Guidelines for Developing and Implementing Dual Bachelor’s-Master’s Degree Programs

Last updated: August, 2021

Faculty may use this document as a resource that provides a set of guidelines for the development and implementation of academic programs that combine undergraduate work and master’s degree work. Students are increasingly requesting flexibility in earning more than one degree from the University, including a desire to participate in a coherent course of study leading to both a bachelor’s degree and a master’s degree. While this scenario is possible for some students – in particular those who arrive with numerous AP, IB, or other college credits – there are guidelines that must be met when considering such programs.

The University encourages dual programs in appropriate disciplines to provide exceptionally strong students with substantive educational opportunities that enhance the quality of these students’ experiences.

Program Requirements

All policies and guidelines governing both the graduate and undergraduate degree programs must still be met in the dual degree program, including admissions standards, credit hour requirements, course credit transfer policies, residency, registration and enrollment restrictions, and graduation requirements. Individual school and external accreditation requirements must also be met.

The Commission on Colleges of the Southern Association of Colleges and Schools (SACSCOC) is the accrediting body for the University. SACSCOC requires the following:

In the spirit of encouraging collaborative and educationally stimulating opportunities for undergraduate students that lead to meaningful graduate education and workforce development, coordinated dual bachelor’s-graduate degree programs can be proposed that would enable students to work on both their bachelor’s and master’s degrees simultaneously. This means that 12 credit hours toward a master’s degree may be taken while pursuing the Carolina undergraduate degree and double counted toward the Carolina graduate degree program. The double counted work must be at the more advanced graduate level (at minimum, numbered 400 and above) and have approval from the graduate program.

Students must fulfill all other requirements for both degrees, including applying to the undergraduate major when appropriate, an official application and admittance to the master’s program, core coursework, program credit hour requirements above the SACSCOC minimums, special projects and seminars, and a thesis or approved substitute. Faculty retain oversight for developing and approving which advanced, graduate level courses may double count. Below are several examples to illustrate possible dual degree program tracks.

Example 1: An advanced undergraduate student is in a program that requires 120 hours for the undergraduate degree and 30 hours for the master’s degree. The student may take up to 12 hours of graduate level coursework prior to earning the bachelor’s degree that will count toward both the bachelor’s degree and the master’s degree. Upon official application and admittance to the master’s program, the student must then earn at least 18 hours while enrolled as a master’s student for a total of at least 138 hours at UNC-Chapel Hill.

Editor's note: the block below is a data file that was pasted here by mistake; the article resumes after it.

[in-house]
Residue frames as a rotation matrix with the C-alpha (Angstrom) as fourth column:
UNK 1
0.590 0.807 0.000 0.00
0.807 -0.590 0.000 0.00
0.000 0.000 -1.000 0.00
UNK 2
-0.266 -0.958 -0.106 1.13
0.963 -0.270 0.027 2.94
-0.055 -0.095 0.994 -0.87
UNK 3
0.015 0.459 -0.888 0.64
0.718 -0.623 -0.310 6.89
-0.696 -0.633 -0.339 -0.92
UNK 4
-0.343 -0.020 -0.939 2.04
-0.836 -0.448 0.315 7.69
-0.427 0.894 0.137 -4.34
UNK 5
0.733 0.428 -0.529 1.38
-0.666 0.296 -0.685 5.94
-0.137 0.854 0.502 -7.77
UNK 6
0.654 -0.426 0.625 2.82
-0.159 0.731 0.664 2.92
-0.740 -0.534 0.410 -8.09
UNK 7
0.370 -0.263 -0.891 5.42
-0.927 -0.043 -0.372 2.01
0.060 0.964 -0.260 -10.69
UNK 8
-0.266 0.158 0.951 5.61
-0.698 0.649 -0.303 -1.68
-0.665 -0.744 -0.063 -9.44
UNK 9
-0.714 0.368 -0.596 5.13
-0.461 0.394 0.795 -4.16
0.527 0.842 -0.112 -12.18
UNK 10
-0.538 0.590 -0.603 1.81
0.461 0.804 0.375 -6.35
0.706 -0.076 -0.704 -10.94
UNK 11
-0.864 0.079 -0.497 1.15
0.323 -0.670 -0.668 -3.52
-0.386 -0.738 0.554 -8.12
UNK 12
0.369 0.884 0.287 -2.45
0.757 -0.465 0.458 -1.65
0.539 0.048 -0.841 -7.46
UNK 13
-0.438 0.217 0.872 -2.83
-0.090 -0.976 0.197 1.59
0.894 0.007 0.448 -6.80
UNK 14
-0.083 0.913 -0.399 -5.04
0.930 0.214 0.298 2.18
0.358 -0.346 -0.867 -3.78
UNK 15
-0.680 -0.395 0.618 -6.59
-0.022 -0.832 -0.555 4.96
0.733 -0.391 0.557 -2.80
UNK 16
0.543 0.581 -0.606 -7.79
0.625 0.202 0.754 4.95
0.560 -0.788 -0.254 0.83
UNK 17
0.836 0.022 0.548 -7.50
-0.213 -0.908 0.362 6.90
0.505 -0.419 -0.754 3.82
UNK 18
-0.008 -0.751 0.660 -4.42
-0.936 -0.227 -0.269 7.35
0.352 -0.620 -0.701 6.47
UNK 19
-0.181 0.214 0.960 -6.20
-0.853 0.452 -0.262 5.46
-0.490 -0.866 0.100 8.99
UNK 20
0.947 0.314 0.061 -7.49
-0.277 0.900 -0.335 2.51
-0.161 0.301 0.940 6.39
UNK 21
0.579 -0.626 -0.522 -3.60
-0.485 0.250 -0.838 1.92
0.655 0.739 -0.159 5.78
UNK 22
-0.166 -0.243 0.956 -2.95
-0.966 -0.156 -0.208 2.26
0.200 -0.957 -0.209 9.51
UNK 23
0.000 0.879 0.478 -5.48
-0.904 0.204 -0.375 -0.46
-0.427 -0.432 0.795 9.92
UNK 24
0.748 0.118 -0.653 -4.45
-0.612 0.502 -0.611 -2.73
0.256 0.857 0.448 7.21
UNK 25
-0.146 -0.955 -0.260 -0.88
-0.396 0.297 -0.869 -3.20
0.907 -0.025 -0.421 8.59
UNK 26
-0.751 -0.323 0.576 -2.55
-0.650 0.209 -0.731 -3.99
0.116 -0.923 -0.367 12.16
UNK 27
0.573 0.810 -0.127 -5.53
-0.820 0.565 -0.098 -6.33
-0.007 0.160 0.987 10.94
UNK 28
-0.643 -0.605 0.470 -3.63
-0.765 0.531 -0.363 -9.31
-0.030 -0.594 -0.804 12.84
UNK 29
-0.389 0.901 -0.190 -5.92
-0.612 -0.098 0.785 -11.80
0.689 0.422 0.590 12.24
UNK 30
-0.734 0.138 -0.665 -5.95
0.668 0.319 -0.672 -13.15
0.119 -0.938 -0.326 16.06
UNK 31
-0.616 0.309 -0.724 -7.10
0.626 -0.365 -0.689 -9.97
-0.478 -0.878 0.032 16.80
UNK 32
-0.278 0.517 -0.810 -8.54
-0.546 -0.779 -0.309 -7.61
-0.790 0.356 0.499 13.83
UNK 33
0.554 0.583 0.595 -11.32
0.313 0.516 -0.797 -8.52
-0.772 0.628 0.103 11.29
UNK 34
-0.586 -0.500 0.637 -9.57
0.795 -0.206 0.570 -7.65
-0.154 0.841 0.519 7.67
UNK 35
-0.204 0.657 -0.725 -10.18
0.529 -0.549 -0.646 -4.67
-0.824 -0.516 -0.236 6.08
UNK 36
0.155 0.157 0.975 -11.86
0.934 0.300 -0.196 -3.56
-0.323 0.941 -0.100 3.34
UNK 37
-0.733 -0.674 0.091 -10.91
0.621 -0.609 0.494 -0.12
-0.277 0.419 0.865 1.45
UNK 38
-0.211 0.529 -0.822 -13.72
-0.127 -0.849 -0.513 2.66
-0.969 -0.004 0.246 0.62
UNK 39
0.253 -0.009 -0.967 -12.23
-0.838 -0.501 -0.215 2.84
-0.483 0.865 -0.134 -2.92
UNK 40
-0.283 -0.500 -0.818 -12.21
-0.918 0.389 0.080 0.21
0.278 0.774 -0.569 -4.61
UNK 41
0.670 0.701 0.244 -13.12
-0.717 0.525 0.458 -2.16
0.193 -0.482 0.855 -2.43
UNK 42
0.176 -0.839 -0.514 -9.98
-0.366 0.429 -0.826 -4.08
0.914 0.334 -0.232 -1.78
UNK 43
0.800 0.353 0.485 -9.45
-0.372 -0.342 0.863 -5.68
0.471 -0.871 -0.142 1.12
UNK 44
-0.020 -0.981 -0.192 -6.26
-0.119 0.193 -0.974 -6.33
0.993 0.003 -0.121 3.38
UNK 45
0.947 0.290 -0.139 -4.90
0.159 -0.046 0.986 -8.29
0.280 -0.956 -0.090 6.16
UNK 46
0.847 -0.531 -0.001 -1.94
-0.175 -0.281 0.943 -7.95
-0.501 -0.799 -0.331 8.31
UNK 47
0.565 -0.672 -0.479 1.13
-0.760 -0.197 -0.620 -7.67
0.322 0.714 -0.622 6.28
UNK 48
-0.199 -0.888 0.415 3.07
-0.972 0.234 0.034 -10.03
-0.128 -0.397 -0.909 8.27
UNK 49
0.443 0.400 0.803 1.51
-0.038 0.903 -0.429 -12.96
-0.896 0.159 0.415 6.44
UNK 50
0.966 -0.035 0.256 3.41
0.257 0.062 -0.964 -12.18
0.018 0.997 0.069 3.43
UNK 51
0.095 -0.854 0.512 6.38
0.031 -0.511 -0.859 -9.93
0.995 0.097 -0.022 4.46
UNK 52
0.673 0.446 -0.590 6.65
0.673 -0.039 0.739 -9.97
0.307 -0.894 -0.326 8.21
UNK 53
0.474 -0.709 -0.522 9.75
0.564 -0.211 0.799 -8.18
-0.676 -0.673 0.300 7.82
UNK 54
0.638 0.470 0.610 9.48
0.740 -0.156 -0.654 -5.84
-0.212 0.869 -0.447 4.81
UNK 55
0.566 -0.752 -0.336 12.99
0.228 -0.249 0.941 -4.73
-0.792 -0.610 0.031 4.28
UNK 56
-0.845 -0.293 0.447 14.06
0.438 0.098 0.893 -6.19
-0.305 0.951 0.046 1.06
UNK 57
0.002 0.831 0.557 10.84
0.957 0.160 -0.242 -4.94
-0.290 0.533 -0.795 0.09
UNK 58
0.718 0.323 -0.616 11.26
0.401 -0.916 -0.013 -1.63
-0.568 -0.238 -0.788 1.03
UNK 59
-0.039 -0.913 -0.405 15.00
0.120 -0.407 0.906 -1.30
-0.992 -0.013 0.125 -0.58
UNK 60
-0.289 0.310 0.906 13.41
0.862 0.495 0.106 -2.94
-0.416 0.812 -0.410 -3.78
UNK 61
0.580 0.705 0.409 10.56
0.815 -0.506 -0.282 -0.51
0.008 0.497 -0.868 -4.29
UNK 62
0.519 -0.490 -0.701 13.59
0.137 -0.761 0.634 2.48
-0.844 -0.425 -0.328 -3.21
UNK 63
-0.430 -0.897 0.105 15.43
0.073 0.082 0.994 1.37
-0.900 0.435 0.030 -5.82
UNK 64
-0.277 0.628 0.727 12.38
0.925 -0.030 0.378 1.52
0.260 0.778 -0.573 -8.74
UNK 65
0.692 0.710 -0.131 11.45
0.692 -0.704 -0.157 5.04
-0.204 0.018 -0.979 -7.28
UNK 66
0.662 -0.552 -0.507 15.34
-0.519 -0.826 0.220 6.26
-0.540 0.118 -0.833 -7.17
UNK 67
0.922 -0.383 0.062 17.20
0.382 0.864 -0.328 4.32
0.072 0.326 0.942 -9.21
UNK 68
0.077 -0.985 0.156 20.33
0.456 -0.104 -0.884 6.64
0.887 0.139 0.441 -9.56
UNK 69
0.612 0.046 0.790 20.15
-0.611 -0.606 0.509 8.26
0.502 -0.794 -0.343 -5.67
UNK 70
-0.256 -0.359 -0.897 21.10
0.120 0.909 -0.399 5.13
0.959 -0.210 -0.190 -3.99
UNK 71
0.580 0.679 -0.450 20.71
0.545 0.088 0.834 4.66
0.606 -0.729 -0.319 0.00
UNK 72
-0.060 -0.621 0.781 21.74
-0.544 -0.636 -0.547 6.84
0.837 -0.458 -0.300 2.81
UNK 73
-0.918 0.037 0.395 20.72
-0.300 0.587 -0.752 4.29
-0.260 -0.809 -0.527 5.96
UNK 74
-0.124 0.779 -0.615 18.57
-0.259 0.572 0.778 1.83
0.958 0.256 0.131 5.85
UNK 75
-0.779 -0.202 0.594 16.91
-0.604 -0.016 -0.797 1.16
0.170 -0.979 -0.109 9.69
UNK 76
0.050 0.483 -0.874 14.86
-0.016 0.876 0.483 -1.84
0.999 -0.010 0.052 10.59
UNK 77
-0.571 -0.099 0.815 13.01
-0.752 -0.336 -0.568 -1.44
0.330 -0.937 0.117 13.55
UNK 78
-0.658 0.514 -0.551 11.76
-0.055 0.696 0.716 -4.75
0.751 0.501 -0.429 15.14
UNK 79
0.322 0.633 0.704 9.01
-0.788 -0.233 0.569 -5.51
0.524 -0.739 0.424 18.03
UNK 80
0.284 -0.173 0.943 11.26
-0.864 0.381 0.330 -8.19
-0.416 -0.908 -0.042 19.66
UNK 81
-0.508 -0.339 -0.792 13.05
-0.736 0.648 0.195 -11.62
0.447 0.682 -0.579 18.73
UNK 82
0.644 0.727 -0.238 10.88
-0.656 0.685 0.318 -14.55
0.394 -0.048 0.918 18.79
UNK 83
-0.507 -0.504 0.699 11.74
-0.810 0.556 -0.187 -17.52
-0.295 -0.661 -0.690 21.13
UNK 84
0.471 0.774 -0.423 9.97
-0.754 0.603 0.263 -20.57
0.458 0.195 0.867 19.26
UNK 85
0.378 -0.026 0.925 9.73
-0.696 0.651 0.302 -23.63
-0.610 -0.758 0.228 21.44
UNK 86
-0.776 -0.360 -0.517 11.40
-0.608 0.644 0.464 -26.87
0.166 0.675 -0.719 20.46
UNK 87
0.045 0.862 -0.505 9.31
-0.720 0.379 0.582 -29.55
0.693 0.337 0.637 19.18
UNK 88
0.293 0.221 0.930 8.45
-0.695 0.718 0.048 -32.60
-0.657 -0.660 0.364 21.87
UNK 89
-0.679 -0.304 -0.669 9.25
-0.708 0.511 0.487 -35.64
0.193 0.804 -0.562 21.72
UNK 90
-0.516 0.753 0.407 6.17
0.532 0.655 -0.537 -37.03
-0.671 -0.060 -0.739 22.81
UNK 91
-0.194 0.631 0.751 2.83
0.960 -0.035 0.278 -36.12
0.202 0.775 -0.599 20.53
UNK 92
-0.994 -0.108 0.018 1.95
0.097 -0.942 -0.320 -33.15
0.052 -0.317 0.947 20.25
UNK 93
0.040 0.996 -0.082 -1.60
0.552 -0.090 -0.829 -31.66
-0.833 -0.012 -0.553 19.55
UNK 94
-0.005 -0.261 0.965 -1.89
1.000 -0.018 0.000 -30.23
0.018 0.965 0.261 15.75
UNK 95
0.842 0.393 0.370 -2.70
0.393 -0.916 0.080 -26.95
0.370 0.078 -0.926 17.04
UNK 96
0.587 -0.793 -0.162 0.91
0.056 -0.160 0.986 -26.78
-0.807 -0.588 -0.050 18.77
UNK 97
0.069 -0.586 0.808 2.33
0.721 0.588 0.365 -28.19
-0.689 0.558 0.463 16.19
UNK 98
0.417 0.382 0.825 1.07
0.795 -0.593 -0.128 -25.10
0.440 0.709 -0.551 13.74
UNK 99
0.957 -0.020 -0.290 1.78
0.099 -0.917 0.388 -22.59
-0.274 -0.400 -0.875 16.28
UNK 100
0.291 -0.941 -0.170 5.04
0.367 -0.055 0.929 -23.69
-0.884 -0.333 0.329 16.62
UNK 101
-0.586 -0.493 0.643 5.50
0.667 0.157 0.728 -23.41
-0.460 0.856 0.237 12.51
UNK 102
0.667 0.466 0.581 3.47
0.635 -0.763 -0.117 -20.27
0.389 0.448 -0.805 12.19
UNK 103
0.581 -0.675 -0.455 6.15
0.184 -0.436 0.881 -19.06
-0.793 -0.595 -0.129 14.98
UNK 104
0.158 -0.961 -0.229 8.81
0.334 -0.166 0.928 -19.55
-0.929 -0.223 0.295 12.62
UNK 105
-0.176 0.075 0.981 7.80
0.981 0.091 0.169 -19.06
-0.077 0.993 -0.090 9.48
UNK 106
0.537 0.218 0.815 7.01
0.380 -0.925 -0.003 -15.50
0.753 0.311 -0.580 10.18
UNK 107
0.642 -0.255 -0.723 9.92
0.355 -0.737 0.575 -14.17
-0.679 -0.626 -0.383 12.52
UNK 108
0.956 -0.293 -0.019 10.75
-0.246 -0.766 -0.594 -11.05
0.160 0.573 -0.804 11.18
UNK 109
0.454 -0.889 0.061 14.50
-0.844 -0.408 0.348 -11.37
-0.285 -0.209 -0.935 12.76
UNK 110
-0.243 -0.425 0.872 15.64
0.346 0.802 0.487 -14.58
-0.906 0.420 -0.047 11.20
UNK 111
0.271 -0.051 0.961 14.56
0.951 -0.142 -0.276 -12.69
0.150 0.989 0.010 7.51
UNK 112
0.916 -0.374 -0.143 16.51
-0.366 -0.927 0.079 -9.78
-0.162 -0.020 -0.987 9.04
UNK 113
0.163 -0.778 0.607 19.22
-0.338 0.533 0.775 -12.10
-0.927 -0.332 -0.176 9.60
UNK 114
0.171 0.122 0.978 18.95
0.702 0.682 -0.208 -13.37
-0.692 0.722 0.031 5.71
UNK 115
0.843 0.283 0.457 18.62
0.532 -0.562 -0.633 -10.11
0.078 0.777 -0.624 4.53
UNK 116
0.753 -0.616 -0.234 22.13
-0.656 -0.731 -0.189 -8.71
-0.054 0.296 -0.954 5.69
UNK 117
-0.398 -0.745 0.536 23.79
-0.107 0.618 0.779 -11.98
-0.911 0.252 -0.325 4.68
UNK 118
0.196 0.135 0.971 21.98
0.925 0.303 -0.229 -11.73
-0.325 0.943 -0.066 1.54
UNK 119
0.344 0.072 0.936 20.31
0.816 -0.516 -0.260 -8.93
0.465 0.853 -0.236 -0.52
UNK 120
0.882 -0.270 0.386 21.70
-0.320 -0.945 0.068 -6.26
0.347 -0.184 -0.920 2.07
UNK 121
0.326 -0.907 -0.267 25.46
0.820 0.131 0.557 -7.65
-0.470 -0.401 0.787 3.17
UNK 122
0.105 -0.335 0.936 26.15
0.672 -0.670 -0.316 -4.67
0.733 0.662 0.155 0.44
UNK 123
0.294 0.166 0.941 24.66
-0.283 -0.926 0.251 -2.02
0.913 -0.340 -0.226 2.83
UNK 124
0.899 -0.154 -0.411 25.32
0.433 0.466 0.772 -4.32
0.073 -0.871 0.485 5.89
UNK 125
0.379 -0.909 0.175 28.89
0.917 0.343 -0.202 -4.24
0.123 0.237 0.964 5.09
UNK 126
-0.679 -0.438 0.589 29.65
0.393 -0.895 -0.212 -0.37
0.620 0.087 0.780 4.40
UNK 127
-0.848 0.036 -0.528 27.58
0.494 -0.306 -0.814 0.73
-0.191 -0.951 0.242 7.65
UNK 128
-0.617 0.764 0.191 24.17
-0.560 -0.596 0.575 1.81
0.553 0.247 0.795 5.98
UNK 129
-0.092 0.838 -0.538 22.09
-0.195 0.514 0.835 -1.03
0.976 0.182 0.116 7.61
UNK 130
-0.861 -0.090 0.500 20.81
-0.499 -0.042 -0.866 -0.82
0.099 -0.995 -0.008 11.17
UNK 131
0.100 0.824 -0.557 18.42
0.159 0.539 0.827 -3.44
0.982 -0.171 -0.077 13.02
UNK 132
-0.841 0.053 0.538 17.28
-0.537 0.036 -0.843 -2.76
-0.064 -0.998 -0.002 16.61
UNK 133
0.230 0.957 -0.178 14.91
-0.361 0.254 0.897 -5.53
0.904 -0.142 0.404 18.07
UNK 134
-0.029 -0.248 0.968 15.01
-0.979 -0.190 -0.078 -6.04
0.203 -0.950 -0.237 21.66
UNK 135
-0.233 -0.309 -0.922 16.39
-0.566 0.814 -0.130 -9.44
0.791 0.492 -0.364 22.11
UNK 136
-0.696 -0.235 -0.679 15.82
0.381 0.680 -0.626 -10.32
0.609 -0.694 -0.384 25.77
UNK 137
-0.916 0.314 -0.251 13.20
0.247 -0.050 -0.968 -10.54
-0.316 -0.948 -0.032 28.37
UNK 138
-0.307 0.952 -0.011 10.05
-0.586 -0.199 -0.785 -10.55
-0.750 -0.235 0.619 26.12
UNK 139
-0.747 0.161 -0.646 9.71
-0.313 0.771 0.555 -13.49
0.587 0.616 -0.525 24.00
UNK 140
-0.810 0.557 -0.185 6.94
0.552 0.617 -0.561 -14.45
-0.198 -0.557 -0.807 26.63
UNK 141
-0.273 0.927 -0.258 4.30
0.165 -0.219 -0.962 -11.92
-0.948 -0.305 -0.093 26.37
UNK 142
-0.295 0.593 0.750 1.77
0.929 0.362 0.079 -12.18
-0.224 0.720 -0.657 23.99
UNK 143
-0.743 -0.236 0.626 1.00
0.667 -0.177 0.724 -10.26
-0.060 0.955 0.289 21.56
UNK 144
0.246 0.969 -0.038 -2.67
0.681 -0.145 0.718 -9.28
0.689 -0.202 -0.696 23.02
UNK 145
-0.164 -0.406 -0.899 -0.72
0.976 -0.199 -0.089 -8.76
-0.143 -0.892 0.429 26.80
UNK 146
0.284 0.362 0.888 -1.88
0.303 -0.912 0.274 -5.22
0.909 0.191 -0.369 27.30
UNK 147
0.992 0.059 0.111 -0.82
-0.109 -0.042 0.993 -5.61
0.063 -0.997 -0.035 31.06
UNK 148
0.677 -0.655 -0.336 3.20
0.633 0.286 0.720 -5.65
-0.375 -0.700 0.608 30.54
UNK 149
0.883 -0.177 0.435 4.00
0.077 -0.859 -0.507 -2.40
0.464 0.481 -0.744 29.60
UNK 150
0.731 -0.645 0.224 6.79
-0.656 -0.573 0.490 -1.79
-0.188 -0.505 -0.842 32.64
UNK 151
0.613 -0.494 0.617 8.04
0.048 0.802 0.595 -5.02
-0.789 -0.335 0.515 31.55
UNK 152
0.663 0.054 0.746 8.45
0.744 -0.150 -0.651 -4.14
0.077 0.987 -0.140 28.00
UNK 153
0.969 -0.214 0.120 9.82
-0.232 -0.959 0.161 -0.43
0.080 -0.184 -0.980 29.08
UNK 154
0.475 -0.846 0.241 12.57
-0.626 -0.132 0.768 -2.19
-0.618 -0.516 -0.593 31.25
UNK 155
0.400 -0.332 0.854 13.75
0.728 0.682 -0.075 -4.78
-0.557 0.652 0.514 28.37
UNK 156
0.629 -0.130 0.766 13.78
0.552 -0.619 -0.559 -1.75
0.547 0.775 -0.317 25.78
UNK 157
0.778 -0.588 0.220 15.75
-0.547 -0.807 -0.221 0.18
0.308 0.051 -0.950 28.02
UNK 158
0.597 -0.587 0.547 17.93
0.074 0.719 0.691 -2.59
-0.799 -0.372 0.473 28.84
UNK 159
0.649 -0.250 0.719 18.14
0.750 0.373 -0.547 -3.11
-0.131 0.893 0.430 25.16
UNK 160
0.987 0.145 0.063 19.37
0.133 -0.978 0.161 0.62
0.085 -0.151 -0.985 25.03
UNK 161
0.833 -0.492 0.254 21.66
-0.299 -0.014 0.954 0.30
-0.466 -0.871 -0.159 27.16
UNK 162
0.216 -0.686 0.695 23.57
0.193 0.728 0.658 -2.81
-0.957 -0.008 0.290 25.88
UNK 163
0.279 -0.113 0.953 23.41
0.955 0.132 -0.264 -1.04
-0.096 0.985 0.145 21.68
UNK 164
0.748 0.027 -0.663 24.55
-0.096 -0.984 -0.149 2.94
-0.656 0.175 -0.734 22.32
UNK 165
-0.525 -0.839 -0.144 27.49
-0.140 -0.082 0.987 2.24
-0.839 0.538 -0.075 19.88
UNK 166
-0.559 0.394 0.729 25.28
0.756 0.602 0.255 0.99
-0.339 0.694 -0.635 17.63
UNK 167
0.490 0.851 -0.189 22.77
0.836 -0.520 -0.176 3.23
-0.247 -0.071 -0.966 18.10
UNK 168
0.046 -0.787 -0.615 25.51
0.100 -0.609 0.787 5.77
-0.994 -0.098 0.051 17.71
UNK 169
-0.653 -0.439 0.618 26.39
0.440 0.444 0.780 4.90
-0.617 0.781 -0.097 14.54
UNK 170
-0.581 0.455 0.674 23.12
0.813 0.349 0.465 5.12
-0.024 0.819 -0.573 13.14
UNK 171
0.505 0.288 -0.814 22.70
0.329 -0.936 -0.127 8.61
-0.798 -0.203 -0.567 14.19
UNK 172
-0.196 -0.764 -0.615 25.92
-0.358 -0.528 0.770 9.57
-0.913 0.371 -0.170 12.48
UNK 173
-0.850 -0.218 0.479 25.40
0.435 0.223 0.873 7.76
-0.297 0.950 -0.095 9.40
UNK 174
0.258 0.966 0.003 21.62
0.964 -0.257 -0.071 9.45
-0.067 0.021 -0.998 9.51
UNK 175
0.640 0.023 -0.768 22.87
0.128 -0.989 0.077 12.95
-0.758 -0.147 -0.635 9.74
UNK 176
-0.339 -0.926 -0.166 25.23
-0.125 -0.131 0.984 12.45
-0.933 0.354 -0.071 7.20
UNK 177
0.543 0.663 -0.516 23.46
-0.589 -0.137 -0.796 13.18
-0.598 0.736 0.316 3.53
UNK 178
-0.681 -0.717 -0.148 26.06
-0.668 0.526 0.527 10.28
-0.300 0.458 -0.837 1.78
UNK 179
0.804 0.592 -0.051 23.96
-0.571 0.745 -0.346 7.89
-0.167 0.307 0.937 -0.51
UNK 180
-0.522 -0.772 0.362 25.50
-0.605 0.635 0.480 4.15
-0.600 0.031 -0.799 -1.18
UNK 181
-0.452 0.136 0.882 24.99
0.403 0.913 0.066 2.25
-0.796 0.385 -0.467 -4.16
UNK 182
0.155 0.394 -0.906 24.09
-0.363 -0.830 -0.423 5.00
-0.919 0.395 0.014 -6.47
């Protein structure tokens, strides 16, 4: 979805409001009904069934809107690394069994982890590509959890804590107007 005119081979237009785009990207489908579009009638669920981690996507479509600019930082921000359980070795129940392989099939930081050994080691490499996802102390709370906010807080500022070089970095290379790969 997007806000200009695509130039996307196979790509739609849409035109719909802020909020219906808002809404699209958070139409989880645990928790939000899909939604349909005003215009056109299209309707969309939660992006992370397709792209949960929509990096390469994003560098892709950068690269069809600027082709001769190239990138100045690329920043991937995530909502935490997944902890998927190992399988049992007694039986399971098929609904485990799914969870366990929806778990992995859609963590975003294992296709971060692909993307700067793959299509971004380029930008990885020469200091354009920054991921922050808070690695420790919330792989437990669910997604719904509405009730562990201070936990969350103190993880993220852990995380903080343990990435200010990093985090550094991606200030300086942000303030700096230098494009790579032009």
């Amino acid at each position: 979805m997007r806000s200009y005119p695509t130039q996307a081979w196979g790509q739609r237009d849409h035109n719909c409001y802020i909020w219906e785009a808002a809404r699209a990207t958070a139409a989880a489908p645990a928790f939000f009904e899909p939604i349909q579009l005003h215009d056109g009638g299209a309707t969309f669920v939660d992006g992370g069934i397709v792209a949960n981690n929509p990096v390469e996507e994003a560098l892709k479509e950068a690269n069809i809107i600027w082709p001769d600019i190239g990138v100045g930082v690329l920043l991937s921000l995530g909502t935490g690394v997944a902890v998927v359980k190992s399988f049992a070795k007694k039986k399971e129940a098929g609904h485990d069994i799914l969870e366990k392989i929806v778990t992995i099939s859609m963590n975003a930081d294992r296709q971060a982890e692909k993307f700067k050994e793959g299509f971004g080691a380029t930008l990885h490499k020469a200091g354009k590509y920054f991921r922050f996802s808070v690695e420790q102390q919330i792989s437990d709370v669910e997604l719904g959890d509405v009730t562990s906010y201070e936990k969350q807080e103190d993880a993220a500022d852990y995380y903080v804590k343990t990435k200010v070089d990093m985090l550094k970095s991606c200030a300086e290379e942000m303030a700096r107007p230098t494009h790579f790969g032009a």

Example 2: An advanced undergraduate student is in a program that requires 122 hours for the undergraduate degree and 36 hours for the master’s degree. The student may take up to 12 hours of graduate level coursework prior to earning the bachelor’s degree that will count toward both the bachelor’s degree and the master’s degree. Upon official application and admittance to the master’s program, the student must then earn at least 24 hours while enrolled as a master’s student for a total of at least 146 hours at UNC-Chapel Hill.

Example 3: An advanced undergraduate student is in a program that requires 120 hours for the undergraduate degree and is interested in pursuing a dual master’s degree program that is open to a variety of undergraduate majors and requires 48 hours. The student may take up to 12 hours of graduate level coursework prior to earning the bachelor’s degree that will count toward both the bachelor’s degree and the master’s degree. Upon official application and admittance to the master’s program, the student must then earn at least 36 hours while enrolled as a master’s student for a total of at least 156 hours at UNC-Chapel Hill.

Program Approval

All dual bachelor’s-master’s degree programs will follow normal campus guidelines for review and approval of new academic proposals. All home academic school approval processes must be followed. The Graduate School will also route the proposal through its Administrative Board/Academic Policy Committee before a program can be established and offered to students. The home school or unit for the undergraduate degree should be consulted simultaneously with The Graduate School.

Sponsoring programs should consult with appropriate faculty and staff as early as possible to ensure program development accounts for all guidelines and policies in effect. Both units can assist with reviewing the proposal and confirming how all policies will apply. Examples of approved proposals are available on request from The Graduate School. Proposals should include the following:

Programs will be reviewed periodically as part of the Office of the Provost’s Program Review process occurring approximately every eight years.

Program Implementation

Undergraduate Advising

Curriculum Considerations

Graduate Admissions

Financial Aid and Funding

Note: For proposals involving brand new degree programs not yet authorized on campus, the campus and University System guidelines for degree program development will be in effect. Information on planning and establishing brand new graduate degrees can be found online at: Planning and establishing brand new graduate degrees.

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